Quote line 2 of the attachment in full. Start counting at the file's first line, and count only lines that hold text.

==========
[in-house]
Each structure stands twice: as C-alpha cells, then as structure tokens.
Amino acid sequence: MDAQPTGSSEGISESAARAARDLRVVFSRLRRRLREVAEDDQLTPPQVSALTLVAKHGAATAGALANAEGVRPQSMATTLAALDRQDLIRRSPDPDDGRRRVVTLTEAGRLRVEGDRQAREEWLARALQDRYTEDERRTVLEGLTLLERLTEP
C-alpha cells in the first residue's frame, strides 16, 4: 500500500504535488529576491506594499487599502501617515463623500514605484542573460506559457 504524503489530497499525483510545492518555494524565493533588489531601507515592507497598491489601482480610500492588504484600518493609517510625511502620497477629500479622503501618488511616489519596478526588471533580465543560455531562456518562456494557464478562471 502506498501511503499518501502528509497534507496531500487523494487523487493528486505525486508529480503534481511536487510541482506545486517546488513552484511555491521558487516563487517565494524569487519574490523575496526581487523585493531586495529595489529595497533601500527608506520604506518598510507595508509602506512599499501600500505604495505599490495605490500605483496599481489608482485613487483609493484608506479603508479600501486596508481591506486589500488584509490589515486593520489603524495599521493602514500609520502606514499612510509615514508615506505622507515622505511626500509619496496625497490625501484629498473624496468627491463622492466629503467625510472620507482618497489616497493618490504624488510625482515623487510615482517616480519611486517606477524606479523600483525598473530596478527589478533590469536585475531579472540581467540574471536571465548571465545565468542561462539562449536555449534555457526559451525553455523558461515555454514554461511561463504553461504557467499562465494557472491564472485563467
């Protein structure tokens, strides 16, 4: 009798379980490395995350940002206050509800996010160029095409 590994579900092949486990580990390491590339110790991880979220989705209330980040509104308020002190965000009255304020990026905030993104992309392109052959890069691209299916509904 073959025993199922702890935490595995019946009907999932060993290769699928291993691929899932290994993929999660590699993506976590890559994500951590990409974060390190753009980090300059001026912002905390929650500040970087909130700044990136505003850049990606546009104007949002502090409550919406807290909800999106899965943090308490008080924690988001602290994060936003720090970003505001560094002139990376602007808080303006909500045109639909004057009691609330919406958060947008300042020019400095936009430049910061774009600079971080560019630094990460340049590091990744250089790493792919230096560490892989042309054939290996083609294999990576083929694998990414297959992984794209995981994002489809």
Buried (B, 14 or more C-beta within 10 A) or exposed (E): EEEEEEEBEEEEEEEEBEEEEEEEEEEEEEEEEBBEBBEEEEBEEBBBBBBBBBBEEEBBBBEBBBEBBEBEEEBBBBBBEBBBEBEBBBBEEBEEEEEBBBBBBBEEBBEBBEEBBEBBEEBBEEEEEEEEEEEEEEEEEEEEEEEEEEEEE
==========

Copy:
Each structure stands twice: as C-alpha cells, then as structure tokens.